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REVIEW: Seed of Chucky

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Countless filmmakers have attempted to refresh, revise and reinterpret the slasher flick, making tonal shifts from earnest to self-aware to spoof to earnest again. This makes the successful Seed of Chucky seem even more impressive. Simultaneously retro and innovative, it’s destined to become a camp horror classic.

    The plot is simple: In Glastonbury, England, an ugly animated doll named Shitface is living in servitude to a heavy-metal ventriloquist. Watching an Access Hollywood promo for a new Jennifer Tilly movie, he sees infamous killer dolls Chucky and Tiffany and sets out to find them in Hollywood. Meanwhile, Tilly, playing herself, is hoping to revive her career as a serious actress by winning the role of the Virgin Mary in rapper Redman’s directorial debut, a re-telling of the birth of Jesus. Shitface locates his parents on the film set, is renamed Glen (or Glenda, for he is gender-neutral and conflicted, which becomes important later), and the dysfunctional family goes on a killing spree, hoping to impregnate Tilly and inhabit her body.

    Awash in references to nearly every significant horror movie from Psycho to It’s Alive, the film is a both an admiring tribute to its predecessors and a return to what made those films great: plot and character. As loopy as the story seems, the film adheres to its own inner logic. Jennifer Tilly’s humorously self-aware autoportrait drives the plot forward as it becomes more fanciful and absurd. Yet the true stars of the movie are the dolls. Like Team America: World Police, Seed of Chucky is a landmark in the annals of puppet acting. Chucky, Tiffany, and Glen/Glenda are some of the most expressive actors in Hollywood, despite being made of plastic. — Andy Horwitz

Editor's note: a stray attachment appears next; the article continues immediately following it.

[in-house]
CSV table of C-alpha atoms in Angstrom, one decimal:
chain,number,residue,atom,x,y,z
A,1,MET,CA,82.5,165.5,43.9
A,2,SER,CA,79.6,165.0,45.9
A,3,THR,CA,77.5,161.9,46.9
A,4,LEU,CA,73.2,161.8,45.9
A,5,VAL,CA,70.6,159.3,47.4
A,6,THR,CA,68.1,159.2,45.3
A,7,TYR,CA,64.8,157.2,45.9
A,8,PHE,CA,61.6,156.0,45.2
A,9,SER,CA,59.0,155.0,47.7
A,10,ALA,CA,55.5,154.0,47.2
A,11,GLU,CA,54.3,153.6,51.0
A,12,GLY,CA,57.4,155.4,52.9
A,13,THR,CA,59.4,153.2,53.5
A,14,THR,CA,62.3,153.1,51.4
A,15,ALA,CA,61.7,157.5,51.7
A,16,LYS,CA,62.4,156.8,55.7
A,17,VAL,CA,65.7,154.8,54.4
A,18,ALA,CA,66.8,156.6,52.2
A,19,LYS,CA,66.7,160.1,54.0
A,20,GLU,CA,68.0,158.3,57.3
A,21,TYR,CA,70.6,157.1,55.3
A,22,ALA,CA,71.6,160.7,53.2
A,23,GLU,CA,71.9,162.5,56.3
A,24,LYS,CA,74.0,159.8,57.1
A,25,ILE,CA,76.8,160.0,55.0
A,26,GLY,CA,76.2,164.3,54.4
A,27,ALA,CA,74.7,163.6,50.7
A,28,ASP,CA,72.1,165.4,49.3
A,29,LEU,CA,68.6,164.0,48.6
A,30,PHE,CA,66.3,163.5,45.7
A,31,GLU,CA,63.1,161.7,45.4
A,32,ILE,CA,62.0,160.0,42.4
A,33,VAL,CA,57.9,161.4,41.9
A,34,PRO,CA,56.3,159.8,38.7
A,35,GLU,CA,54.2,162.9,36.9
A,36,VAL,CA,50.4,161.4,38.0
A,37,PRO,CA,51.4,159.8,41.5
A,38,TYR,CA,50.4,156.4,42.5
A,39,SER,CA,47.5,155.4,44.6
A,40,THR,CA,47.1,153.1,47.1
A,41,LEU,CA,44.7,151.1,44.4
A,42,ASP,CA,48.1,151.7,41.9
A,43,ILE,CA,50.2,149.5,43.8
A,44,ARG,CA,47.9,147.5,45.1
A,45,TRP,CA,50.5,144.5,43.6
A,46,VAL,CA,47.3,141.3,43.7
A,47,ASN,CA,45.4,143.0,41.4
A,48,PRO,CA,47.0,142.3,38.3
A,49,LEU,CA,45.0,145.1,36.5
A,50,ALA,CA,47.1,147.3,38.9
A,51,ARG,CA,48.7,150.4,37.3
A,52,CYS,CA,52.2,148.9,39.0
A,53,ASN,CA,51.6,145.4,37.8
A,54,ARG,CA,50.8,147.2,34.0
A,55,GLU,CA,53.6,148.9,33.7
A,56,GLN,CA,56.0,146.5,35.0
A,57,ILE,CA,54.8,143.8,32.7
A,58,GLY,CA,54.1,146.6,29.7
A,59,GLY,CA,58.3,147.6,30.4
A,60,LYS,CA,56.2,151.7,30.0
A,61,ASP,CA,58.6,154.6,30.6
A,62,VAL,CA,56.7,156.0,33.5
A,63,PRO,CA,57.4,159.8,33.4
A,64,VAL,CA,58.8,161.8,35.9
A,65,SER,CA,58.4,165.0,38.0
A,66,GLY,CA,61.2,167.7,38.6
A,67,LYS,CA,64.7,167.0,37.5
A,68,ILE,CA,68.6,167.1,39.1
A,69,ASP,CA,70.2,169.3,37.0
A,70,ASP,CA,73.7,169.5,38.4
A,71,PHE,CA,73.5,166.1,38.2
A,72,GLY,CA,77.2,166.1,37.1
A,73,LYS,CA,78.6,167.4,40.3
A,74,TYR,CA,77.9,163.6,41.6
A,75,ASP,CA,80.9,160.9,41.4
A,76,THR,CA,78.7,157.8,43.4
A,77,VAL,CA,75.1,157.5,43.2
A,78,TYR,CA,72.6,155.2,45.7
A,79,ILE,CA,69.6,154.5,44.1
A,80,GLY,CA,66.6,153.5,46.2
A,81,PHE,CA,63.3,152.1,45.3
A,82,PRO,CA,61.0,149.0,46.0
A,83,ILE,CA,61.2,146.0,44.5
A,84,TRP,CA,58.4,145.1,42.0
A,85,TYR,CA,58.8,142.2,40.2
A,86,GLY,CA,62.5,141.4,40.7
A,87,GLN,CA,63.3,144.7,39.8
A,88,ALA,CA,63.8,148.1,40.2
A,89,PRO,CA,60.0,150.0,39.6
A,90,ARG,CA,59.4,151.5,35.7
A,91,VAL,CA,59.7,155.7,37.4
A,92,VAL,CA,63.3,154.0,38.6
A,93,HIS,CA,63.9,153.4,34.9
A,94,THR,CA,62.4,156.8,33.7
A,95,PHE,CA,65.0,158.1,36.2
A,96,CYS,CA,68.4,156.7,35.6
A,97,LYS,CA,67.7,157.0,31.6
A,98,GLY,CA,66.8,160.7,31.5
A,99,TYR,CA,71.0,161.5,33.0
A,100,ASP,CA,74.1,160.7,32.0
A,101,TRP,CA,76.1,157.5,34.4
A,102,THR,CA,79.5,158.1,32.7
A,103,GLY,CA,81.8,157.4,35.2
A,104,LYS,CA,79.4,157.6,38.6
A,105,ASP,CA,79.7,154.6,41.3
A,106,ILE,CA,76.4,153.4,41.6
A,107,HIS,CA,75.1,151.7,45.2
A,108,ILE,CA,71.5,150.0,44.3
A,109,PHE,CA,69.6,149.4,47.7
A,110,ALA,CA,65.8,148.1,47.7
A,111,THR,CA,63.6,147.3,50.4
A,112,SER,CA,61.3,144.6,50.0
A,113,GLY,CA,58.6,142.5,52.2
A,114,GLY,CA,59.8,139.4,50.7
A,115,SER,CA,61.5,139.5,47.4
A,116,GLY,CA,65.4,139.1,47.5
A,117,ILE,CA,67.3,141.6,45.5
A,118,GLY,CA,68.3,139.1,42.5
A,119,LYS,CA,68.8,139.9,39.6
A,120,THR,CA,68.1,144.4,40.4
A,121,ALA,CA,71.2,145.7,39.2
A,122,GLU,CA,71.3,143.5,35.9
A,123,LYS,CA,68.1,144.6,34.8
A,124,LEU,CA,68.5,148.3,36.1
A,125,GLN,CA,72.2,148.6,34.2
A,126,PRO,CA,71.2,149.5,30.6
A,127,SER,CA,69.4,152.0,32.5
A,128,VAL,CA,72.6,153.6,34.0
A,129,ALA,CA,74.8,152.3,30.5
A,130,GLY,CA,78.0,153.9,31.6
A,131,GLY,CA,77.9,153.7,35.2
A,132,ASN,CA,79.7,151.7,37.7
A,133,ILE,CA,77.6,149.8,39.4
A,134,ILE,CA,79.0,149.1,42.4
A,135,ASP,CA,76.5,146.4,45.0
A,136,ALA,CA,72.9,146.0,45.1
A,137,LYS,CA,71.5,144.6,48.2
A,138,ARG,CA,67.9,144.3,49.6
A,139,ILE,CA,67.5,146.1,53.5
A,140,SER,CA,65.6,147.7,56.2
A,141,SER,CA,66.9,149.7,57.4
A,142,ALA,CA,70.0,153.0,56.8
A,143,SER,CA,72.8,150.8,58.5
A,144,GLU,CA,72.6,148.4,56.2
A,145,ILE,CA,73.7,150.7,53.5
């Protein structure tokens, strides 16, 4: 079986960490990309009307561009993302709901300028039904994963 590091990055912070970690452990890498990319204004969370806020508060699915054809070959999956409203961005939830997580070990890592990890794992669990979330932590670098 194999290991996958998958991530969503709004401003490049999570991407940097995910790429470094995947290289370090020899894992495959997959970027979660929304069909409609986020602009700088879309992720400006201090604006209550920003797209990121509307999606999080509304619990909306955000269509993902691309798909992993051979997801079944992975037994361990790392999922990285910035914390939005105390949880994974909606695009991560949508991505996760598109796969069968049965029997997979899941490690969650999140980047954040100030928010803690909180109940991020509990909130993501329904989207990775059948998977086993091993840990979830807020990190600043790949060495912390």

REVIEW: Bridget Jones: The Edge of Reason
The first Bridget Jones movie was a trilling comic misadventure whose strengths far outweighed its weaknesses. All the actors have returned for this sequel, so why is it so lame? First, let’s not go overboard: Edge is engaging and sweet, as funny as any good sitcom. Yet it comes off as a dim carbon copy of the original, without nearly enough wit, originality or Hugh Grant. Perhaps the problem lies in the source material: hoping to one-up the original, author Helen Fielding sent Bridget on all manner of wacky adventures (Thai prison, anyone?). But what’s funny in a comic novel seems absurd onscreen, and director Beeban Kidron paints with far too broad a stroke, repeating gags like he’s helming a Mike Myers film. By the time the whole sideshow rattles off the rails, the characters lose credibility and, with it, poignancy. Colin Firth is fine as the straight-laced Darcy, but it’s hard not to miss the crackle of Hugh Grant’s swaggering Daniel, who appears in the film too late to make much impact. Even Renée Zellweger, so brilliant in the original, becomes almost a caricature, a woman with all of Bridget’s doofiness and none of her, well, edge. — Sarah Hepola
Date DVD #6: Zatoichi: The Blind Swordsman
The obvious date rental this week is Richard Linklater’s motormouth romance Before Sunset, a smarty-pants sequel to Before Sunrise, the 1995 film that cast Ethan Hawke as an American who meets Julie Delpy on a train somewhere in the middle of Europe. It’s brilliantly edited, well-acted and heartbreaking if you buy into it (I did), but irritating and preening if you don’t. In any case, the self-admiring, two-film love affair is as likely to turn off as many dates as it turns on.

    Yes, picking the right highbrow date DVD is difficult. You don’t want to dumb yourself down and pick up that reissue of Bridget Jones, but you don’t want to rent the five-disc Fritz Lang Epic Collection either. Brilliant as Lang’s Metropolis may be, it doesn’t exactly inspire human connection. Our suggestion: ease into subtitle territory with Zatoichi: The Blind Swordsman.

    A blind samurai who travels the countryside working as a masseuse and a kind of vengeance killer, Zatoichi is a kind of folk hero in Japan, a Godzilla who doesn’t have to be called on through those tiny fairies. In this new film, Takeshi Kitano reinvents the franchise as a kind of brash catch-all. He directs the film with a little something for everyone — slashing, lightning-quick fights, sly humor, wild costumes, slapstick, even a little middle-age heartbreak — and, most importantly, a pulsing energy that climaxes with one of the most ridiculously upbeat song-and-dance scenes I’ve ever seen. So tell your skeptical date that yes, this is an arty Japanese samurai film, but it’s also a circus, an absurd comedy, a big, big show. The moral here: the right pretentious highbrow DVD has to slum it a little. — Logan Hill



 
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